• Arrangements should include the original melody, countermelody, and ostinato in some way
  • Arrangements should include the students playing (In the end, I relaxed this expectation because of student device limitations.)
  • The final product should include a video component
  • Arrangements should be at least one minute long
  • Students could use any tech tools they wanted

I provided groups with a Jamboard to begin their brainstorming, but otherwise, the project was in the student’s hands! Some groups went immediately to Noteflight to enter notation, while others collected ideas in their Jamboards, and others just talked in their breakout rooms. Each group had their own systems. Some groups assigned specific roles to each student and in other groups, all students worked together.

Over the next several class periods, watching the students work together, problem solve, and create music was awesome! About a week before the final projects were due, each group shared their work-in-progress with the class. This was a good opportunity for me to see which groups were struggling and which were in good shape. Using a Padlet, students gave each other feedback – one compliment and one piece of advice for each group.

When the projects were due, groups presented their final creations to the class. It was a celebration of hard work and creativity. Not every group had their project completed on time. Groups dealt with technical difficulties, along with challenges managing time and carrying out project ideas. One group kept working on their project after the “due” date because they wanted to see their ideas through to the end. But we discussed how that is part of the process. While we must be aware of deadlines and guidelines, creativity doesn’t always follow a strict timeline.

Reflections

Having never done a project like this, I wasn’t sure what the timeline would look like. Eventually I gave students a date for the work-in-progress sharing and the final due date, but in the future I would include other milestone dates for students to work towards as well.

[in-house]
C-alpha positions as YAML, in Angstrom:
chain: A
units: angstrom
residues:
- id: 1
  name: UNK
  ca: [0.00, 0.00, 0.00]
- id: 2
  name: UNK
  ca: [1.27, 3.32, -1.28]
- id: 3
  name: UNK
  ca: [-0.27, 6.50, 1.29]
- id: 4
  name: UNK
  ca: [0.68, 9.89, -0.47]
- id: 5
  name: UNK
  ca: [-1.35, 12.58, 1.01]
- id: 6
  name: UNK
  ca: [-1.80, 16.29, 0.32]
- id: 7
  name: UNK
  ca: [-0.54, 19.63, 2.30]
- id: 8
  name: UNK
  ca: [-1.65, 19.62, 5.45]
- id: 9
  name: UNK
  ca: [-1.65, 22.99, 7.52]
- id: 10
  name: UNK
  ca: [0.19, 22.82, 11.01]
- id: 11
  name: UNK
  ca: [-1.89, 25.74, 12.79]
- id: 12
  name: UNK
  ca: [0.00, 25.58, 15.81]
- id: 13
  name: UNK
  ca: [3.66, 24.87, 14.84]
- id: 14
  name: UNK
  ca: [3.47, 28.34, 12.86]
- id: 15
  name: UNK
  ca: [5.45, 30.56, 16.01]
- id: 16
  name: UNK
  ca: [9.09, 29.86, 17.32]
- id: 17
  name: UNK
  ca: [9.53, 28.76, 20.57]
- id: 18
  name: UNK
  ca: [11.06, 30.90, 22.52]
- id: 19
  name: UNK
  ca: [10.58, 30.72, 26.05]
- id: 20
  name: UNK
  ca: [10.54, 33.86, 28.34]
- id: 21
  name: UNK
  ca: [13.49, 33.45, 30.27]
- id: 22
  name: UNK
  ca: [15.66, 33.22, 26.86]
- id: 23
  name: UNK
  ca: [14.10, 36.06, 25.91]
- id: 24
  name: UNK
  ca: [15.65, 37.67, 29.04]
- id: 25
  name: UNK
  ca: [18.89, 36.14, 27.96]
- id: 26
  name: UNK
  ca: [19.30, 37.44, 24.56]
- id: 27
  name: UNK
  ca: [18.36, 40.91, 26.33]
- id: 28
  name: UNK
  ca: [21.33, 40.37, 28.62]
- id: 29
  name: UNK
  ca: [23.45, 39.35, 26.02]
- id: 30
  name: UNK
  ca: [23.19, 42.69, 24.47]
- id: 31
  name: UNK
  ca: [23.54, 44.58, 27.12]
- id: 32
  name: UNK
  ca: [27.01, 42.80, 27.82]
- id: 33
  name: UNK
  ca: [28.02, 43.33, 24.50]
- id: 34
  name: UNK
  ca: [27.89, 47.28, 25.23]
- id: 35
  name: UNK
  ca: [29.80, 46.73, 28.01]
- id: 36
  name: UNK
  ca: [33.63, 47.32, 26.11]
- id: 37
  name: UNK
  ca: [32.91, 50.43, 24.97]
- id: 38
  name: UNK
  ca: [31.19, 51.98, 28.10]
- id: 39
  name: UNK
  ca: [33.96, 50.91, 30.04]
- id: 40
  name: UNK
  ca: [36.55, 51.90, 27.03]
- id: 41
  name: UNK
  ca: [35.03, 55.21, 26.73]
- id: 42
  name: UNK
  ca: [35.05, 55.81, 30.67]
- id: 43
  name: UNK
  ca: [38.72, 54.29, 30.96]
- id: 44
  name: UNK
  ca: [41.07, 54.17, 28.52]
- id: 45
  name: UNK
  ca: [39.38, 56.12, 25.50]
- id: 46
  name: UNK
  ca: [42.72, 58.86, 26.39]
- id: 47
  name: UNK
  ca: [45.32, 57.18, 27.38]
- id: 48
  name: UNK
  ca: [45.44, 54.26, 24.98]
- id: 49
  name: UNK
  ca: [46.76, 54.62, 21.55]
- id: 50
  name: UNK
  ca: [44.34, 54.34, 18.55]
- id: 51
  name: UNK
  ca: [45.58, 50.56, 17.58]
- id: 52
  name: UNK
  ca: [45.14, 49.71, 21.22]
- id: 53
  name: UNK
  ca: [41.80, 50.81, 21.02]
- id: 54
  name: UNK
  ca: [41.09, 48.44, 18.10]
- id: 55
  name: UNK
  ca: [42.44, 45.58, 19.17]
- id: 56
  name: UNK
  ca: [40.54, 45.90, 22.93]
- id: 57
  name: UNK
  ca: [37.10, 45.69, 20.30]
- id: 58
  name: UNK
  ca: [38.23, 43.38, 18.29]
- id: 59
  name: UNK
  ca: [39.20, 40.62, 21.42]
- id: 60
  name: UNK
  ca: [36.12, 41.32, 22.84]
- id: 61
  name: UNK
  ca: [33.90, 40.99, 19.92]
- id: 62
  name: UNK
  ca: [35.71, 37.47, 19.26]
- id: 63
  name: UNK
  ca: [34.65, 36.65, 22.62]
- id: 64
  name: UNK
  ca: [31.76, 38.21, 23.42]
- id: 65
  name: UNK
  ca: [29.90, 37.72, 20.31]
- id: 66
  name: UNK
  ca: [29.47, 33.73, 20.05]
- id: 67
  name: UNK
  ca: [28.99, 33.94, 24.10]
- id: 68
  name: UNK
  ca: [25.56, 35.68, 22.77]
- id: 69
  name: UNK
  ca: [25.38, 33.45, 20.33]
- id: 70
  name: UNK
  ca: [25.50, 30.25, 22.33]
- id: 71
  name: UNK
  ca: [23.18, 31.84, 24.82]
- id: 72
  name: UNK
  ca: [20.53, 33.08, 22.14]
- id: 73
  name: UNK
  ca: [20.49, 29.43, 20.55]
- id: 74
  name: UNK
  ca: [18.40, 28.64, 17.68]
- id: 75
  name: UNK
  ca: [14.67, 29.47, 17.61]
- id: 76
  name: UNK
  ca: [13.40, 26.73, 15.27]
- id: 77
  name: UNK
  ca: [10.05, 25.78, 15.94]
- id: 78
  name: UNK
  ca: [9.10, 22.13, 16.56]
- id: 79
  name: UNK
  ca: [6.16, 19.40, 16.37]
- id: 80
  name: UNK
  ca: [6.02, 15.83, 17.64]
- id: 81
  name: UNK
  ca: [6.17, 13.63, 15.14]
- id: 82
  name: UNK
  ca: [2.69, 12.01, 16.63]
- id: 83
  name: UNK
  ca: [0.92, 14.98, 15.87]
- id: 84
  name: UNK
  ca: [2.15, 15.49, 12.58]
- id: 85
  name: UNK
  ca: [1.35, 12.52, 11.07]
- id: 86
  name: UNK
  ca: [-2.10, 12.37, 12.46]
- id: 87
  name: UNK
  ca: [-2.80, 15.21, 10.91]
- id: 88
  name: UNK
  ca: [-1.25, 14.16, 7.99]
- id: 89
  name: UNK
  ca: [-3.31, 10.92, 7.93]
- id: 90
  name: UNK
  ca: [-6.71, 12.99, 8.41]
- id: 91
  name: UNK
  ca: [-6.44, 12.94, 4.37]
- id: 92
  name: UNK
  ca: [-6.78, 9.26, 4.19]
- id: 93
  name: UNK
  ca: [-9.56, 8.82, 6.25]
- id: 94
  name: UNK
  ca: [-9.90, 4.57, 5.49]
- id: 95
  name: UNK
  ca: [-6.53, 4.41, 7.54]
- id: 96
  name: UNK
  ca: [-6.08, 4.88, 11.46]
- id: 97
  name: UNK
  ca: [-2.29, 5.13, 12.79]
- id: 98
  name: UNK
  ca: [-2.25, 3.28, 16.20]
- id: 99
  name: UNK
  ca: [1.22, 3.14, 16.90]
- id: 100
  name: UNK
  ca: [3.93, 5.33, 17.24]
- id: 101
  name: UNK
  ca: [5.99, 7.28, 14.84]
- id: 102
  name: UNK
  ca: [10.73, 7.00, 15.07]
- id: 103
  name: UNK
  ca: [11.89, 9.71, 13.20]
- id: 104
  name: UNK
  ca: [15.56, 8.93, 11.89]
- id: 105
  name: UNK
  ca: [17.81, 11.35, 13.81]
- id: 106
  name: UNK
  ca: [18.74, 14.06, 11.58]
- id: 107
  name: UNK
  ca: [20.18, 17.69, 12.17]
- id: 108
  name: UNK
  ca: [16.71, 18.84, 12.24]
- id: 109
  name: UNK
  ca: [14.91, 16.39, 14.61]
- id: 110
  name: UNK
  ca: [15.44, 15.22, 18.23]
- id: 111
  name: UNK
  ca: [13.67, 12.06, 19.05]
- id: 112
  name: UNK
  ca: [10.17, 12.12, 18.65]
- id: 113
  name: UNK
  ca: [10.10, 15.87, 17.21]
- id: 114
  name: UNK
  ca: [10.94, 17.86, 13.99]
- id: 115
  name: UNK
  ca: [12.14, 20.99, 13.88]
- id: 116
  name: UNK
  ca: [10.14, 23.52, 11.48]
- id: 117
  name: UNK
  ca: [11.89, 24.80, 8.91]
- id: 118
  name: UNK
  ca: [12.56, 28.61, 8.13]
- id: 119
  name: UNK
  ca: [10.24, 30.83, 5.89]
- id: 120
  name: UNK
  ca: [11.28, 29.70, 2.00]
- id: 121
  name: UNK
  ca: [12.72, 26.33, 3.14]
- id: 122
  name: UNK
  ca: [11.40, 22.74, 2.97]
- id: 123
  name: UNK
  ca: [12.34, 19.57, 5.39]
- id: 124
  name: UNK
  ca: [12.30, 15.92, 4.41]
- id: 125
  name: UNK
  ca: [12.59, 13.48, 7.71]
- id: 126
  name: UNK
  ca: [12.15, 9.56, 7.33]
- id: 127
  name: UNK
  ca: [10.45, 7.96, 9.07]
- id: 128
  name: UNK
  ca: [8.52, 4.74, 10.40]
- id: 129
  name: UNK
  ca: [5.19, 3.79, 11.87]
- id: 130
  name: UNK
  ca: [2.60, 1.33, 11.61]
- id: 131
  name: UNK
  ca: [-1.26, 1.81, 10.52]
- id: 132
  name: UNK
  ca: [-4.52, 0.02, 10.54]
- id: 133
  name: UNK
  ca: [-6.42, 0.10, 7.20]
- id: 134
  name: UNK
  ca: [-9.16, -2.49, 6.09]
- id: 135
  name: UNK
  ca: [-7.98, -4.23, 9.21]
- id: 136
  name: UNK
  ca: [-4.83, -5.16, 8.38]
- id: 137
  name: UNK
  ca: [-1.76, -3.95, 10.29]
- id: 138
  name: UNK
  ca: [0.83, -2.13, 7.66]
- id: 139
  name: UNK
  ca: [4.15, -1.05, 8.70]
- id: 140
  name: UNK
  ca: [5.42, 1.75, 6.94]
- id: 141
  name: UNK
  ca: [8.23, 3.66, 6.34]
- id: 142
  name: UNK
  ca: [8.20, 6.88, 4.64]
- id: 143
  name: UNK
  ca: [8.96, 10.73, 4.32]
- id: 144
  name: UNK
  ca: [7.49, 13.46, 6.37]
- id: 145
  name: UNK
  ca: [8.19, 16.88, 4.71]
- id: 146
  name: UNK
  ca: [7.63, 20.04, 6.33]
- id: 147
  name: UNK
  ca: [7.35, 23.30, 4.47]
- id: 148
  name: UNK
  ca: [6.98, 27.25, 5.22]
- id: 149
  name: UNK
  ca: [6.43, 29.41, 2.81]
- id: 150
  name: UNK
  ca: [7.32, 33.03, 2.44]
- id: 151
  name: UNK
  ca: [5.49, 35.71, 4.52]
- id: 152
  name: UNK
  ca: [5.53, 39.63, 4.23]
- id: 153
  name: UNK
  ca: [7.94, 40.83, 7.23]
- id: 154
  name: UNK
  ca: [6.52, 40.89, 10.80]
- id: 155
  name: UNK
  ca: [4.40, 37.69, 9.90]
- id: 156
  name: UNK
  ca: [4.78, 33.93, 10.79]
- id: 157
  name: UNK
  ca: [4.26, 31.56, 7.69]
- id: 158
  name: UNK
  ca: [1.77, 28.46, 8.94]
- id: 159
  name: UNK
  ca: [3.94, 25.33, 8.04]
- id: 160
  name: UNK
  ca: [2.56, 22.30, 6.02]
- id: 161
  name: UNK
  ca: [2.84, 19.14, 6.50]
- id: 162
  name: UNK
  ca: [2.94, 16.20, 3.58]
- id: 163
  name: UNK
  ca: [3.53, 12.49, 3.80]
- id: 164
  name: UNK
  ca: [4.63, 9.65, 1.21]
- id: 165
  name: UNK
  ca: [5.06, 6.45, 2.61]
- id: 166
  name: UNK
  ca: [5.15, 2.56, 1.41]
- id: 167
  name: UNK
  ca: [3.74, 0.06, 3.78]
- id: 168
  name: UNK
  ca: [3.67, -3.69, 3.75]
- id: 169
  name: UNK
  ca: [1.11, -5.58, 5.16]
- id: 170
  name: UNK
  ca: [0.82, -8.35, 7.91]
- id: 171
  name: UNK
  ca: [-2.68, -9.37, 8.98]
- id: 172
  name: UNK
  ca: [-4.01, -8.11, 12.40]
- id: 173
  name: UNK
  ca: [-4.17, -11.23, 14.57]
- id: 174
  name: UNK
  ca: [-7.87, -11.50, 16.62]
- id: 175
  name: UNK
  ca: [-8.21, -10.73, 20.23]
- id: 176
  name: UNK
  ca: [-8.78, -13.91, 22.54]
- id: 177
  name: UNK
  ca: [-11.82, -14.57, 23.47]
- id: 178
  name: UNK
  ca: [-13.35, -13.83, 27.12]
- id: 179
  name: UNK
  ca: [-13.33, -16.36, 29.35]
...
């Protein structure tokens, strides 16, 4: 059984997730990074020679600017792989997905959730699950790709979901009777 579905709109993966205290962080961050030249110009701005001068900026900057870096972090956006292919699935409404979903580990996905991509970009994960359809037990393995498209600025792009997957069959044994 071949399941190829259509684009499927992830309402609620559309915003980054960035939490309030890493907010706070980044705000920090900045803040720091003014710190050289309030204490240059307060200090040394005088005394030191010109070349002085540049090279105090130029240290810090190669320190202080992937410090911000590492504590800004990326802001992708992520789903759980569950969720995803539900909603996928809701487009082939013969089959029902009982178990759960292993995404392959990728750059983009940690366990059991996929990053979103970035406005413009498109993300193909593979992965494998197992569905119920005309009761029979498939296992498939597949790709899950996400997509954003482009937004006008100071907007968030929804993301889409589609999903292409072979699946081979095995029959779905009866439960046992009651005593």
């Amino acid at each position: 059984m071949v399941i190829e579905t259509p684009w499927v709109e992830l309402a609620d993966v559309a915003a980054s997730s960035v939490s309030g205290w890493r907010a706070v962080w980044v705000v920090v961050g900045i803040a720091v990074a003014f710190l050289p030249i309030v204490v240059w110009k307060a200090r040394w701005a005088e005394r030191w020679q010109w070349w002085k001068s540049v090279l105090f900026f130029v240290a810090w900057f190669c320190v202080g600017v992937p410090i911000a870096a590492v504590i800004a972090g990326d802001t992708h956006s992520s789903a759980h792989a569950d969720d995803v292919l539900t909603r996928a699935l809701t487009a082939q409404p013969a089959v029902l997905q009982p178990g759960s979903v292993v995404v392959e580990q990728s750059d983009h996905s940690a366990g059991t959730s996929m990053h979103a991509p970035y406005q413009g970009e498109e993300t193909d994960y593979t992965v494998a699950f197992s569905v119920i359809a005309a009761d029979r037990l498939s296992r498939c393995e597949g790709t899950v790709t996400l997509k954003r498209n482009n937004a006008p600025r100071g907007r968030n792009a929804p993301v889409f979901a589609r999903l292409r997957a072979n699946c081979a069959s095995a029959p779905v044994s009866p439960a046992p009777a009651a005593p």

At the conclusion of the project, students completed a reflection form discussing their contribution to the project, what they enjoyed about the project, and what they would do differently next time. Many students indicated that their favorite part of the project was working with classmates to create something new. They loved the creativity, independence, and flexibility, and were impressed that they were all able to create something that sounded good. Several students mentioned in the future, they would work more on time management, spending less time brainstorming and more time creating. This is where additional due dates from me could have been helpful.

How To Complete a Similar Project

While there are many ways to do a project like this, I recommend checking out Jodie Blackshaw’s pieces first. She provides teachers with all the tools to bring creativity to your ensemble, and with four movements in the piece at varying level of difficulty, it provides the scaffolding necessary to help students find success.

On a smaller scale, find or create a melody and have students work through a similar process!

  • Learn the melody together. Experiment with dynamics, articulations, tempo, and other expressive elements.
  • Explore and discuss various compositional techniques.
  • Encourage and facilitate a dialog about what an arrangement of the melody could look and sound like.
  • Determine project goals and guidelines – will students notate their arrangement? Record parts? Will the project be audio only, or audio and video? When creating guidelines, identify the floor, not the ceiling. Consider the minimum of what you’d like students to complete but leave room for students to insert their own creativity.
  • Provide instruction on technology tools such as Noteflight, Flat, GarageBand, or Soundtrap. Consider allowing students to use other tech tools they may be familiar with as well.
  • Celebrate risk taking! Even if something flops, consider it a learning experience and grow from it. Don’t penalize students for trying something that might not work out.

Have you performed 13 Moons with your students? Or other creativity infused pieces? I’d love to hear about it! Please reach out and share.